Youla Chapoval was born in 1919 in Kiev. He arrived in France in 1924, and continued his schooling until he obtained his baccalaureate in 1938, the year he met Pablo Picasso. He gave up the medical studies he had started to dedicate himself to painting, a period during which he met Jean Cocteau. After the Vél d'Hiv raid, he fled Paris and took classes at the Beaux-Arts in Marseille and Toulouse. In 1944, when he returned to Paris, he learned of the death of his mother and sister who had been deported. Two years later, he married Jeanne Despujols, moved to Avenue Montaigne and met Henri Bénézit, who would be the first to support him by buying his works. In 1947, he visited Picasso, where he met Douglas Cooper, while Bénézit introduced him to Henri Dutilleul. Dutilleul became friends with Chapoval. The same year, he receives the 2nd Prize for Young Painting, and exhibits at the Jean Bucher Gallery. In 1949, on the death of his father, he leaves cubism for abstraction and receives the Kandinsky Prize. At the same time, the art critic Charles Estienne moved into the artist's home. He is part of the group exhibition "Les Mains Eblouies" at the Maeght gallery, and the State buys him a work: "la Houille". He is in charge of several model projects for the Paris Opera which will remain without continuation. In 1951, he took part in the Salon de Mai during which the Liège collector Graindorge bought a work. On 16 December, the artist dies at the age of 32.Read More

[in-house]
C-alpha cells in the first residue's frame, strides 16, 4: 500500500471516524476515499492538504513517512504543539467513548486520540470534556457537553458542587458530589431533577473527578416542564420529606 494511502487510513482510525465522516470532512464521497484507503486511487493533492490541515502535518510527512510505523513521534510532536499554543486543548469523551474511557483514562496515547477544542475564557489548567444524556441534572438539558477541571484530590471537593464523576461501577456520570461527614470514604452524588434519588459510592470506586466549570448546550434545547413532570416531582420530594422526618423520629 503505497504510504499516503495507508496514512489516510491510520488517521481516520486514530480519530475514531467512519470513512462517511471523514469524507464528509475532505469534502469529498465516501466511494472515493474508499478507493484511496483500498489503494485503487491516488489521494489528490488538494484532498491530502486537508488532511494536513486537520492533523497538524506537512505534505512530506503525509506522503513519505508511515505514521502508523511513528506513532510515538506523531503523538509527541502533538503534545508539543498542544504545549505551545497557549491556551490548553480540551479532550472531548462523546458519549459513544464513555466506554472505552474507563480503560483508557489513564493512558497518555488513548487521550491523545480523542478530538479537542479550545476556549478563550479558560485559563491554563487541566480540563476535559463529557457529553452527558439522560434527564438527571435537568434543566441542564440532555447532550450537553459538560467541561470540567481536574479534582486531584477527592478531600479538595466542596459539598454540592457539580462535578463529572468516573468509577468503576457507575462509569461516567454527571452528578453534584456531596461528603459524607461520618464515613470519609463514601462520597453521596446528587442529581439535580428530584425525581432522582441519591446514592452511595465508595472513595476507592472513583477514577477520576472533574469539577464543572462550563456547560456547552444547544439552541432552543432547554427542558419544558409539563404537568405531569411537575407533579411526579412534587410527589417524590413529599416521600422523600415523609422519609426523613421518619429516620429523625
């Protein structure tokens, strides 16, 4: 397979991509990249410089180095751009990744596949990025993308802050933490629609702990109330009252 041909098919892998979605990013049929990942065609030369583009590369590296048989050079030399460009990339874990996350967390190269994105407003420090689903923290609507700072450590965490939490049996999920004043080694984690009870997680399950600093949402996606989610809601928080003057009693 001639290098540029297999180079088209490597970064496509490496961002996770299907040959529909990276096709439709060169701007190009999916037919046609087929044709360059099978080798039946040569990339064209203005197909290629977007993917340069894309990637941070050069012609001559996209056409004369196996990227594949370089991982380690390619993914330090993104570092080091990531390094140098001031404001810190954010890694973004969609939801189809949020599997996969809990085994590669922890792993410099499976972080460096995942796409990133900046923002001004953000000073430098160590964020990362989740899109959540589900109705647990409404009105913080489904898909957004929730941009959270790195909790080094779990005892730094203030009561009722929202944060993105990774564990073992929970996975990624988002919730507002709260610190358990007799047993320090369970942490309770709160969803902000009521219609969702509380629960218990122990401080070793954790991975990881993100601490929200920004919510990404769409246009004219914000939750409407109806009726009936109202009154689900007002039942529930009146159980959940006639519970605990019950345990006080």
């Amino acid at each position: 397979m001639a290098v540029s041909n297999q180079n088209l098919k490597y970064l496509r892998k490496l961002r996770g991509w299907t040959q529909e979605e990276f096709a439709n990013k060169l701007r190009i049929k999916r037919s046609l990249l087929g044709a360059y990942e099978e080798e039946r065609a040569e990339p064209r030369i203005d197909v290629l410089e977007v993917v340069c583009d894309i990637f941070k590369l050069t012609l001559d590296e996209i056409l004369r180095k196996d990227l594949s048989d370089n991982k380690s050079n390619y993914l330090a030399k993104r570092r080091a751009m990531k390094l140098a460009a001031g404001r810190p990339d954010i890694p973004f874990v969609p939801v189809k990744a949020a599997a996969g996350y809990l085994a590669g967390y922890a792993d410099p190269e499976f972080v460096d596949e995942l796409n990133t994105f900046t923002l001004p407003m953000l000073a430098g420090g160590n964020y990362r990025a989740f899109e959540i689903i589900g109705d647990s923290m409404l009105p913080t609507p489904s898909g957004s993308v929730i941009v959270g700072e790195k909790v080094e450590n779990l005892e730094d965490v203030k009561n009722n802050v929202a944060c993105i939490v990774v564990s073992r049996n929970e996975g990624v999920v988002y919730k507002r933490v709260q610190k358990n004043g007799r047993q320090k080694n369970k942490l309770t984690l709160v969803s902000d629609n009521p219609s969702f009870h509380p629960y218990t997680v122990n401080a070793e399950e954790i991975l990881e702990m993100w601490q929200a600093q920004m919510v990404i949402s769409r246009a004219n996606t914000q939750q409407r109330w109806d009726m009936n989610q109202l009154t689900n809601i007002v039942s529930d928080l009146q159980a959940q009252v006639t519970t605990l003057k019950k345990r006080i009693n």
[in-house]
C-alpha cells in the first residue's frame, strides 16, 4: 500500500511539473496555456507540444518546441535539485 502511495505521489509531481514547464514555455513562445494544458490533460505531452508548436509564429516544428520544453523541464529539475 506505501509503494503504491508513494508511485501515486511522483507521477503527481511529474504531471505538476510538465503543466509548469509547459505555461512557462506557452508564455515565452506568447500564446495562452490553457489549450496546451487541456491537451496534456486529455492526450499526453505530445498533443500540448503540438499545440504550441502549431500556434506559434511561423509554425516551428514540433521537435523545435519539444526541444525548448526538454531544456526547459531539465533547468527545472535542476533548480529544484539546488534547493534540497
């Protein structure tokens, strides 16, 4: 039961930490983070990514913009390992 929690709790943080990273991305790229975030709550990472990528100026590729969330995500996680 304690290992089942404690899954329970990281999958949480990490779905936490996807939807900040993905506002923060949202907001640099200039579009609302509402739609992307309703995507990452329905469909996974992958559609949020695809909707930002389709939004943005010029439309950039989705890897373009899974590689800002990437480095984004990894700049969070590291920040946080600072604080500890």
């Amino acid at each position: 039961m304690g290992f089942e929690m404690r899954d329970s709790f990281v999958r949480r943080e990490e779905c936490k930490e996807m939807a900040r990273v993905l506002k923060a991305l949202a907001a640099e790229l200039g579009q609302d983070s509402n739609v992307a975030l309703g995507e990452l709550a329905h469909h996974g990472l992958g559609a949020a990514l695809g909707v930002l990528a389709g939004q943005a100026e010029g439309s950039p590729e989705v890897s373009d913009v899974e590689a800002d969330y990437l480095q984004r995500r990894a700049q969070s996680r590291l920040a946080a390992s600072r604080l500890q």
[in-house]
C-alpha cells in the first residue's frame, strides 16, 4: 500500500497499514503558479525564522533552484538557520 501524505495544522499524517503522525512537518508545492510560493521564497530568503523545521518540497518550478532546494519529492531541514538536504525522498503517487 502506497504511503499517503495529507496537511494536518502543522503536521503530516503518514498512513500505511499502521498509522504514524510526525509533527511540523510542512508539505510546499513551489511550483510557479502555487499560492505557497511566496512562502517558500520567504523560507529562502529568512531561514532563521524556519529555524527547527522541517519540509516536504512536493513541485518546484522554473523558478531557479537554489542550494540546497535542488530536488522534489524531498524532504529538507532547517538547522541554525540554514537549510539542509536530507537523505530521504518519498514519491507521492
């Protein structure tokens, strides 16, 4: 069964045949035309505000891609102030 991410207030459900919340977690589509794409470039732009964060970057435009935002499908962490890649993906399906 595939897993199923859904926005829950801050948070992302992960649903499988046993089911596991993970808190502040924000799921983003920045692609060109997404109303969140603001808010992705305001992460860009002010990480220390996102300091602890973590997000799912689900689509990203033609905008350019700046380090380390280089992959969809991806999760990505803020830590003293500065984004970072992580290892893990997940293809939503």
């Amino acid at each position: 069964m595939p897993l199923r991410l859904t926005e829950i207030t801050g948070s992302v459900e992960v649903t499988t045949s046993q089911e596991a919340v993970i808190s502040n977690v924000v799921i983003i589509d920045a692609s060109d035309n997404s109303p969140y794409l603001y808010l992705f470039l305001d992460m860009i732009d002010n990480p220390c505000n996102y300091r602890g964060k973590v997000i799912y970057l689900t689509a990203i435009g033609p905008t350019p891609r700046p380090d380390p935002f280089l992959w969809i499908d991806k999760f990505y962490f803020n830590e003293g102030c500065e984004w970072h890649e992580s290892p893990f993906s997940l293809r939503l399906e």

His early career is characterised by figurative painting. Chapoval's most frequent themes are portraits, still lifes or landscapes. The techniques most often used are oil on canvas or marouflaged paper. The difficult events he will experience will have a great influence on his painting. Between 1946 and 1947, Youla Chapoval is a cubist artist with warm colours, geometrical and legible forms. In 1948 he left cubism behind and became an abstract painter. Grey appears in his compositions. In 1949, green takes a great place in the artist's palette which becomes colder, always abstract, which it will remain until the end of his career.